David Staples: Will Alberta Premier Jason Kenney deliver on his make-or-break “Best Summer Ever” promise?

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Is this really going to be Alberta’s “Best Summer Ever,” as Premier Jason Kenney promised on April 1?

“If we just stick to our guns for a few more weeks we’ll head into what I truly believe will be the best summer in Alberta history,” Kenney said.
It’s a good line, bold and memorable. It’s become something of a slogan for the United Conservatives. But the statement could very easily come back to bite Kenney hard.

He will soon be pushed hard to lift restrictions and conjure up this fantastic summer. Many Albertans — and a huge percentage of Kenney’s base — are already much more fed up with the harm caused by the lockdown than they fear COVID. The numbers supporting more freedom will only go up as more of us get vaccinated.

We’ve already seen major festivals like the Edmonton Folk Fest and the Big Valley Jamboree in Camrose cancelled. For many people, these festivals are part of any best summer ever.

But our summer doesn’t have to be exactly like pre-COVID days to qualify as the best summer ever. It’s not an impossible goal, mainly because we’re now craving simple pleasures, not anything fancy, as I discovered when I asked folks on social media about what they are missing most:

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Some examples:

  • “I miss watching NHL and CFL on big TV screens in noisy and crowded sports bars.”
  • “Movie date with my wife. Swimming with my son.”
  • “Miss watching my children play the sports they love. Yesterday was my daughter’s last minor hockey practice ever and she didn’t even get one game in this season. Also miss seeing my family in Newfoundland.”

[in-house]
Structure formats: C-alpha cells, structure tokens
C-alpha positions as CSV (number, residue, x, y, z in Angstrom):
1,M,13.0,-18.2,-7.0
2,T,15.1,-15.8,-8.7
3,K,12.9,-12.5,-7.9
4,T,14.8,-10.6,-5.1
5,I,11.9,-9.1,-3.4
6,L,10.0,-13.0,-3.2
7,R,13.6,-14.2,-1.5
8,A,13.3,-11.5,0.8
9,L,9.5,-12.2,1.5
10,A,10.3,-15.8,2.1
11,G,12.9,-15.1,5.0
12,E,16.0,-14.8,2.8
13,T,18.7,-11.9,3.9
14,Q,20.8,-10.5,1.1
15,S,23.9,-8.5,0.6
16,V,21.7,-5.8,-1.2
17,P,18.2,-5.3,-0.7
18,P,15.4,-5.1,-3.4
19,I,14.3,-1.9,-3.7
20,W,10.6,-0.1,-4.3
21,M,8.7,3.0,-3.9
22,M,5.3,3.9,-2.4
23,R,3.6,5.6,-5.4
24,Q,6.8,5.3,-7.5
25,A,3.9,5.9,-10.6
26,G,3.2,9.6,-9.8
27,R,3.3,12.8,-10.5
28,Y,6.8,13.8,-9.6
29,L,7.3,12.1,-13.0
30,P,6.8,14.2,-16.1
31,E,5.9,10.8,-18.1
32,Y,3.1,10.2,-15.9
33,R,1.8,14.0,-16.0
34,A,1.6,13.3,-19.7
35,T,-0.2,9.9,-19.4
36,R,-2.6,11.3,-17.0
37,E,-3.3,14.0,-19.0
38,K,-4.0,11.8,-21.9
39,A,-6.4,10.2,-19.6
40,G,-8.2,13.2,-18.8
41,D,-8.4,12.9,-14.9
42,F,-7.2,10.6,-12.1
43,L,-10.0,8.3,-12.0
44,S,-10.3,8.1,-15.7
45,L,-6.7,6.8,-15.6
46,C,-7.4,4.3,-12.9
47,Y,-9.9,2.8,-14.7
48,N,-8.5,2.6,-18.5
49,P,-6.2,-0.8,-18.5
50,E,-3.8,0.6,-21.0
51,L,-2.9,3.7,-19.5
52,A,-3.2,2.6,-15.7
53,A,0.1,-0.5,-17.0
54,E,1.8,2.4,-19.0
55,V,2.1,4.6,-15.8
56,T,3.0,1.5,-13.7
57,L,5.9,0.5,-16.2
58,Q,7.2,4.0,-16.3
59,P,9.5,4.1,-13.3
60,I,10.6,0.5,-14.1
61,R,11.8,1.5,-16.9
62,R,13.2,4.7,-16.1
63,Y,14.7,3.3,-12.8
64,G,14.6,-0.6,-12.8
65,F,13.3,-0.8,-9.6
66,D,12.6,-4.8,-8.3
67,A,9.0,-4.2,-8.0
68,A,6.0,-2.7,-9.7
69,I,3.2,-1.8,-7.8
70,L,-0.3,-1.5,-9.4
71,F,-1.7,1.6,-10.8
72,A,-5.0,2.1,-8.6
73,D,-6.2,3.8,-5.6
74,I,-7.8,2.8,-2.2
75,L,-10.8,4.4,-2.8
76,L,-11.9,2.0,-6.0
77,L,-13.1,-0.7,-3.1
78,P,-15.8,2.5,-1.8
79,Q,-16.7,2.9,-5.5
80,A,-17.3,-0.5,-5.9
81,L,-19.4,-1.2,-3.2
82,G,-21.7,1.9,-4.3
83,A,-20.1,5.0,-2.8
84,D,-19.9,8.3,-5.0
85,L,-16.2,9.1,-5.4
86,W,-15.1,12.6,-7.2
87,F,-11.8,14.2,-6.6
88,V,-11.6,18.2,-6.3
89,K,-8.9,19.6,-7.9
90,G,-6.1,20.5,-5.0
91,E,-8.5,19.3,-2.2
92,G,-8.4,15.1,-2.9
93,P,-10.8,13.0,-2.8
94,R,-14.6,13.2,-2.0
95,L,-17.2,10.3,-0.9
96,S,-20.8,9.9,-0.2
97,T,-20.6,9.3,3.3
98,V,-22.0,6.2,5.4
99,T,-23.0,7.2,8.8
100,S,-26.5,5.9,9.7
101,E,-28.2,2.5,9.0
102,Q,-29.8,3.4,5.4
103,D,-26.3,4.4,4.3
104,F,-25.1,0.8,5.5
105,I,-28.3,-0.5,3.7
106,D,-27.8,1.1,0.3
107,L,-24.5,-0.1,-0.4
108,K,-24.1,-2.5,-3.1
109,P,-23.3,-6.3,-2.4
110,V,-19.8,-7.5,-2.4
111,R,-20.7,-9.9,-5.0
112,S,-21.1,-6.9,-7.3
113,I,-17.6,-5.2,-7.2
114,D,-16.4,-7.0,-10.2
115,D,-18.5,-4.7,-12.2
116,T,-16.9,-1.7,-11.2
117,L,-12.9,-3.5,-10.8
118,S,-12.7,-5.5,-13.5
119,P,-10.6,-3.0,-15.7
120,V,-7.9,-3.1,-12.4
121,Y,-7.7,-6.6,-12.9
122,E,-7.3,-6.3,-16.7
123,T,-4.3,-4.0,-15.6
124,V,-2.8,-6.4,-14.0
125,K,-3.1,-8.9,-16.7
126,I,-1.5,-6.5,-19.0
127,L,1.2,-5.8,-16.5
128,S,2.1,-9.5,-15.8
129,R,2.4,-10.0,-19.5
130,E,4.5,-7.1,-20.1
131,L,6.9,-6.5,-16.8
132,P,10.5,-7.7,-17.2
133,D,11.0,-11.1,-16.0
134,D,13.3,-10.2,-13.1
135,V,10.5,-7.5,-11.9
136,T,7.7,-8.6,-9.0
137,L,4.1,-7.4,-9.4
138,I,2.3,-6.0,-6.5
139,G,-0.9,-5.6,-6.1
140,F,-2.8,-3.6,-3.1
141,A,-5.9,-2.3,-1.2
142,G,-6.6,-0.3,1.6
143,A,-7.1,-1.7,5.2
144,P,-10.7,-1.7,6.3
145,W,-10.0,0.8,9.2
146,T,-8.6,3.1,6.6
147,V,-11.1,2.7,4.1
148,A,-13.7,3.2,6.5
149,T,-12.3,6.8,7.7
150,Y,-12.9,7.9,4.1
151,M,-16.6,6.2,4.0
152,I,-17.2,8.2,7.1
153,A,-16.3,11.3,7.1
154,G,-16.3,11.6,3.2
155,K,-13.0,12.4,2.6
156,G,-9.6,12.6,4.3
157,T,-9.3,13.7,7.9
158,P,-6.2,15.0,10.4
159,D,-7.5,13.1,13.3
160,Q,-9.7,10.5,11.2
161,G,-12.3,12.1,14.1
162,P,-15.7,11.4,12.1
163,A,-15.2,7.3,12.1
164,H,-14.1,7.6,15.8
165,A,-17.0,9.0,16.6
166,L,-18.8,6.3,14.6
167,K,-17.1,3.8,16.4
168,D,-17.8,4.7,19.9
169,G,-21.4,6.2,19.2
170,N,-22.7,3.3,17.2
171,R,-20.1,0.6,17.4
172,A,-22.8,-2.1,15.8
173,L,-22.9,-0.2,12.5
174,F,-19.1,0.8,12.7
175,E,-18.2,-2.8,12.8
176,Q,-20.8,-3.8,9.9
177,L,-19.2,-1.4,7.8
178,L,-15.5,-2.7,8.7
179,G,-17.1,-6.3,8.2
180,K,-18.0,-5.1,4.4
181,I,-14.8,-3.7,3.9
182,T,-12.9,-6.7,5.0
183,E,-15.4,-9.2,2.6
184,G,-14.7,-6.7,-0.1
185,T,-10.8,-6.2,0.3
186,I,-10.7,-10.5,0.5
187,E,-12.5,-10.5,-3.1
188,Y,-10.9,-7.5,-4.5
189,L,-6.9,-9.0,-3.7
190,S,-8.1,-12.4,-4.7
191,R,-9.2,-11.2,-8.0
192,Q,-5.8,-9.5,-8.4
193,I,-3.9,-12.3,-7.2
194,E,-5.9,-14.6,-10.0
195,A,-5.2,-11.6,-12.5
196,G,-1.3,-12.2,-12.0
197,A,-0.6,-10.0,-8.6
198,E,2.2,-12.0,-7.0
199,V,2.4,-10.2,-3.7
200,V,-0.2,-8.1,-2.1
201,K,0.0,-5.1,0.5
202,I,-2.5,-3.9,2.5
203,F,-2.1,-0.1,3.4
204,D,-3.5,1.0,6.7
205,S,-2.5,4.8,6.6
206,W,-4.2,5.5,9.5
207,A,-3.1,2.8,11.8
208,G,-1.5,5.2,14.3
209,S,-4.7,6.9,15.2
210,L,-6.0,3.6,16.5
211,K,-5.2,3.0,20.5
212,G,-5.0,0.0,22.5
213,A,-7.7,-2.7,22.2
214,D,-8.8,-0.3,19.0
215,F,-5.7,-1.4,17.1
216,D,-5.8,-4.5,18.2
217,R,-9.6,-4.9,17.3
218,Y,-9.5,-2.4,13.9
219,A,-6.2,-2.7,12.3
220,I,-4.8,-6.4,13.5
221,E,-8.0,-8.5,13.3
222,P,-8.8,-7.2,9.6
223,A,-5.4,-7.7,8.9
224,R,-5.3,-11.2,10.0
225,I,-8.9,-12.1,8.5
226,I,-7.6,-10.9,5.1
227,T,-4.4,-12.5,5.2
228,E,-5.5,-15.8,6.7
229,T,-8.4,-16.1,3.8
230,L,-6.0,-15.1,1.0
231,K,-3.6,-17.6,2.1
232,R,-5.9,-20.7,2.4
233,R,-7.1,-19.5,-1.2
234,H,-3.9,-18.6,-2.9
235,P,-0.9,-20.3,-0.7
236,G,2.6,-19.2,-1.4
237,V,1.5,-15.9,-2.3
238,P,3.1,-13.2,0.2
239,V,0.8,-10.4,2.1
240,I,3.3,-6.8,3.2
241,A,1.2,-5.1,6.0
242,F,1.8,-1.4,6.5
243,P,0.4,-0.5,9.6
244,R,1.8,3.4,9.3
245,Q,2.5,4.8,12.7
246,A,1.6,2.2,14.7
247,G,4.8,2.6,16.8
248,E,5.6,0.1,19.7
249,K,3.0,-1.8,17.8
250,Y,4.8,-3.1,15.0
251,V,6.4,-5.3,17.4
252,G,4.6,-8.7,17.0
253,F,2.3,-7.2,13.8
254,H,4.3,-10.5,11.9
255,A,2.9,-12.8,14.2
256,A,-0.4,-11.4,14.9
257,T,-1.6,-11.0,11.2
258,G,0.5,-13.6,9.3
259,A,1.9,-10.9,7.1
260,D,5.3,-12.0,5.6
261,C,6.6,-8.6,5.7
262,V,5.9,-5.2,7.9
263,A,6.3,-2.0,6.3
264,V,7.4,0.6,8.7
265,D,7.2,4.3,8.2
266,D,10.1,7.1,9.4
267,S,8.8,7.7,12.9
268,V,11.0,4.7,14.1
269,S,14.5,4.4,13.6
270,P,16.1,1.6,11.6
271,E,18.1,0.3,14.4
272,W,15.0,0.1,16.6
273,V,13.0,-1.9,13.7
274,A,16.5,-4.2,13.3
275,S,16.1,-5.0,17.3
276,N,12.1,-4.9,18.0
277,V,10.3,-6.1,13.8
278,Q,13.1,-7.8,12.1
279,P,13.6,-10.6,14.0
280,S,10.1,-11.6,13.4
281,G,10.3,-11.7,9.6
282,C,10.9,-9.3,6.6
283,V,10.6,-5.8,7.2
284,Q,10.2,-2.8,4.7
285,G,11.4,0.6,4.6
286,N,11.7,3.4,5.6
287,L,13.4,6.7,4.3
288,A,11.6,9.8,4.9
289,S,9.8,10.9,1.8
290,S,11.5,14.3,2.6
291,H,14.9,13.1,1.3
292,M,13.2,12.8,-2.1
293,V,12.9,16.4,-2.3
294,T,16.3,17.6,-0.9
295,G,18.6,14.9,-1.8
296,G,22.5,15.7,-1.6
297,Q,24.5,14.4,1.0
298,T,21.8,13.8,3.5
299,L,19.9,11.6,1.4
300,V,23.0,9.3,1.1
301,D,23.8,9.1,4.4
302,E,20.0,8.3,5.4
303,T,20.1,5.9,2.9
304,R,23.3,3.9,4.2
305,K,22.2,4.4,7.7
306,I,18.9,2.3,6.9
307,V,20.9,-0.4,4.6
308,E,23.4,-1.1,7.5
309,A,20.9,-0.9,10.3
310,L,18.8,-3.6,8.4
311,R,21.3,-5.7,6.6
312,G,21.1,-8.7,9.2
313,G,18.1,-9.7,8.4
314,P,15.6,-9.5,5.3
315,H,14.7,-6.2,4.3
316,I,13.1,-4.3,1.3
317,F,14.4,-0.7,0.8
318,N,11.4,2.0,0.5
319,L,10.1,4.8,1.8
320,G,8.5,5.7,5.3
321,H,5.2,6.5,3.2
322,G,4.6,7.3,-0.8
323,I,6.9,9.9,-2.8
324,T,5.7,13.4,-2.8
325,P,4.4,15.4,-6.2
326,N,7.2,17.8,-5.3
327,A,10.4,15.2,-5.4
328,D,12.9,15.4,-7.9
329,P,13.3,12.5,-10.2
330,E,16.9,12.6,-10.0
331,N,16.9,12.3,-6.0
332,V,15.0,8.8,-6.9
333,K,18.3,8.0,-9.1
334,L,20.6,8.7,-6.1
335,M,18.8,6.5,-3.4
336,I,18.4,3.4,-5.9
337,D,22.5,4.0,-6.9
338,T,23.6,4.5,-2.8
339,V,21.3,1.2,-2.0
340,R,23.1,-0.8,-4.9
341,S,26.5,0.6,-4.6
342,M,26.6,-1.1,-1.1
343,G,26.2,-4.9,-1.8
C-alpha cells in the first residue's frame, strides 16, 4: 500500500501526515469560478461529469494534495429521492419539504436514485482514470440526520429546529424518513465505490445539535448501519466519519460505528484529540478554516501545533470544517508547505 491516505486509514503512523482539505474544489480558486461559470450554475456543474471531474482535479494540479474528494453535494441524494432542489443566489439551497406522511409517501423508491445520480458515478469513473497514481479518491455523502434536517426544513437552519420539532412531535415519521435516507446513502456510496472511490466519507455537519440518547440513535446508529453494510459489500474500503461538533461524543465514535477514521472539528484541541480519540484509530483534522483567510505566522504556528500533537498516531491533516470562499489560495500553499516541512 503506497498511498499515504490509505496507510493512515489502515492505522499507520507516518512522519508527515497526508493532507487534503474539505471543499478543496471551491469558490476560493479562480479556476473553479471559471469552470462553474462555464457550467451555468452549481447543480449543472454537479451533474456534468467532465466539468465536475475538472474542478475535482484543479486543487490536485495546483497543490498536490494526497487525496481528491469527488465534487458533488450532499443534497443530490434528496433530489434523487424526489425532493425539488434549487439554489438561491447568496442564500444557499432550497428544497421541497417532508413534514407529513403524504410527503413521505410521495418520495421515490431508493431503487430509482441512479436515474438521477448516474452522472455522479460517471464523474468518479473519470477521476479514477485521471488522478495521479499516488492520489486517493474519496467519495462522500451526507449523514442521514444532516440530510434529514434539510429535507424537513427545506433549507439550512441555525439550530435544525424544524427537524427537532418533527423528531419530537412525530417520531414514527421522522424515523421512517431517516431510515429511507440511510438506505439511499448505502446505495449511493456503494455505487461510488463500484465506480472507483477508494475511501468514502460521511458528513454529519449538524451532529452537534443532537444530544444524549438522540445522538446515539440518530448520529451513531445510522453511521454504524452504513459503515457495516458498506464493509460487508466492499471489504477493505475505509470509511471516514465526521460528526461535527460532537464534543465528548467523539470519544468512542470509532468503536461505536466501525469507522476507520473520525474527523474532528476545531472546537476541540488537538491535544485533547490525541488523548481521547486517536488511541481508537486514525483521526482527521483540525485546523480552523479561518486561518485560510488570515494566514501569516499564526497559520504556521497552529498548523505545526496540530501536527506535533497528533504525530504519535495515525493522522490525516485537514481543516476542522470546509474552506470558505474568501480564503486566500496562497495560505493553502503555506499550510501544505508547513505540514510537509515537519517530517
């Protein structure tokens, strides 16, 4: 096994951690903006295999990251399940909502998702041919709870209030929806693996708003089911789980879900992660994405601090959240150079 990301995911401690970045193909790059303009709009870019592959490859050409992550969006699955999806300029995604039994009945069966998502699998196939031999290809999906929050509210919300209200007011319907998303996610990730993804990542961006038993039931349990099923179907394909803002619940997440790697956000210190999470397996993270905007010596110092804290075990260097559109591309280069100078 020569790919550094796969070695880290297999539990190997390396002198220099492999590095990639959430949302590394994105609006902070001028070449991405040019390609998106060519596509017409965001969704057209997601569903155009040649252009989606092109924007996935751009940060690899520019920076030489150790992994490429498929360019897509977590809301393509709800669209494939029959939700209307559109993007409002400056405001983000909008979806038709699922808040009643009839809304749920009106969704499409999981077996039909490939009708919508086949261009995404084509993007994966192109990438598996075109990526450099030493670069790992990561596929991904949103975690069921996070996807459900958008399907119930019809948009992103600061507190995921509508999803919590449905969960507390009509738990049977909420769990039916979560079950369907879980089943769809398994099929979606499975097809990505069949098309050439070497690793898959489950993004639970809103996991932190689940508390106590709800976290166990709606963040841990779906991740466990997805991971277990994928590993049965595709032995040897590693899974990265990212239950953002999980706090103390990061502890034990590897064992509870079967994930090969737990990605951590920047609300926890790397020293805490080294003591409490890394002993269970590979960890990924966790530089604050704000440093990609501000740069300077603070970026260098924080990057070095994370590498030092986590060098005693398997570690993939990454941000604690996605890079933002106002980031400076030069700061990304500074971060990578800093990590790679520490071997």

• “Not what I miss most but this is a big one for me … teaching in my classroom without a mask on, without worrying about COVID, with kids being able to handle all the science equipment and have fun learning again …”
  • “Not analyzing relationships with others based on our political views about how the pandemic has been handled.”
  • “The spontaneity of life. Being able to gather with friends wherever and whenever you want.”
  • “I am tired of telling my kids the next thing they don’t get to do anymore. Piano recitals, sports, 4H public speaking and shows, birthday parties. It’s tough on them.”
  • “A hand shake. A hug.”
  • “Hosting friends around great food.”
  • “Going into a crowd of people and not feeling anxious.”
  • “Weirdly, meeting with customers, shaking hands, face-to-face presentations.”

Will we get back to enjoying these things soon? It’s heartening that in the fight between the vaccine and the variants, vaccines are starting to have a huge impact, including here in Alberta. On Tuesday, Dr. Deena Hinshaw pointed to good news from long-term care homes: “Thanks to the high (vaccine) uptake in these locations, we have seen a dramatic decline in severe outcomes.”

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On Dec. 30, there were 776 active cases in long-term care homes. Now there are just 37, Hinshaw said.

Hospitalizations have decreased by about 93 per cent there, deaths by 94 per cent. “That is the difference immunization makes. That is the power of vaccines.”

Of course, it’s great that vaccination is working. But Hinshaw’s reference to the success in long-term care homes gave me pause, mainly because the dramatic increase in vaccine-induced safety hasn’t led to much more freedom for residents.

My own parents are in long-term care. They’ve been fully vaccinated for several months now. But they have suffered grievously from the impact of isolation. It’s amounted to near imprisonment. It’s included weeks of complete isolation and is now limited to visitation but no outside visits.

My own fondest hope for a best summer ever? To get out my parents for a family dinner.

I get that vaccinated people aren’t completely safe from infection, but my parents on are their last legs. Many in long-term care are in a similar spot.

On April 9, Hinshaw said when it comes to lifting restrictions in long-term care she’s trying to balance the fact that not everyone there is vaccinated against the devastating impacts of isolation. Nonetheless, she promised action, saying, “We need to figure out how to make life worth living in these facilities.”

It’s almost two weeks later now. I checked with Hinshaw’s office on Tuesday but still no action.

I get that Hinshaw is weighing costs and benefits but I’m frustrated by what I see as an ultra-cautious approach.

What good is vaccination if it’s not an endgame on harsh restrictions? Is an ultra-cautious approach going to be the norm?

If so, the Summer of ’21 will be a major disappointment.

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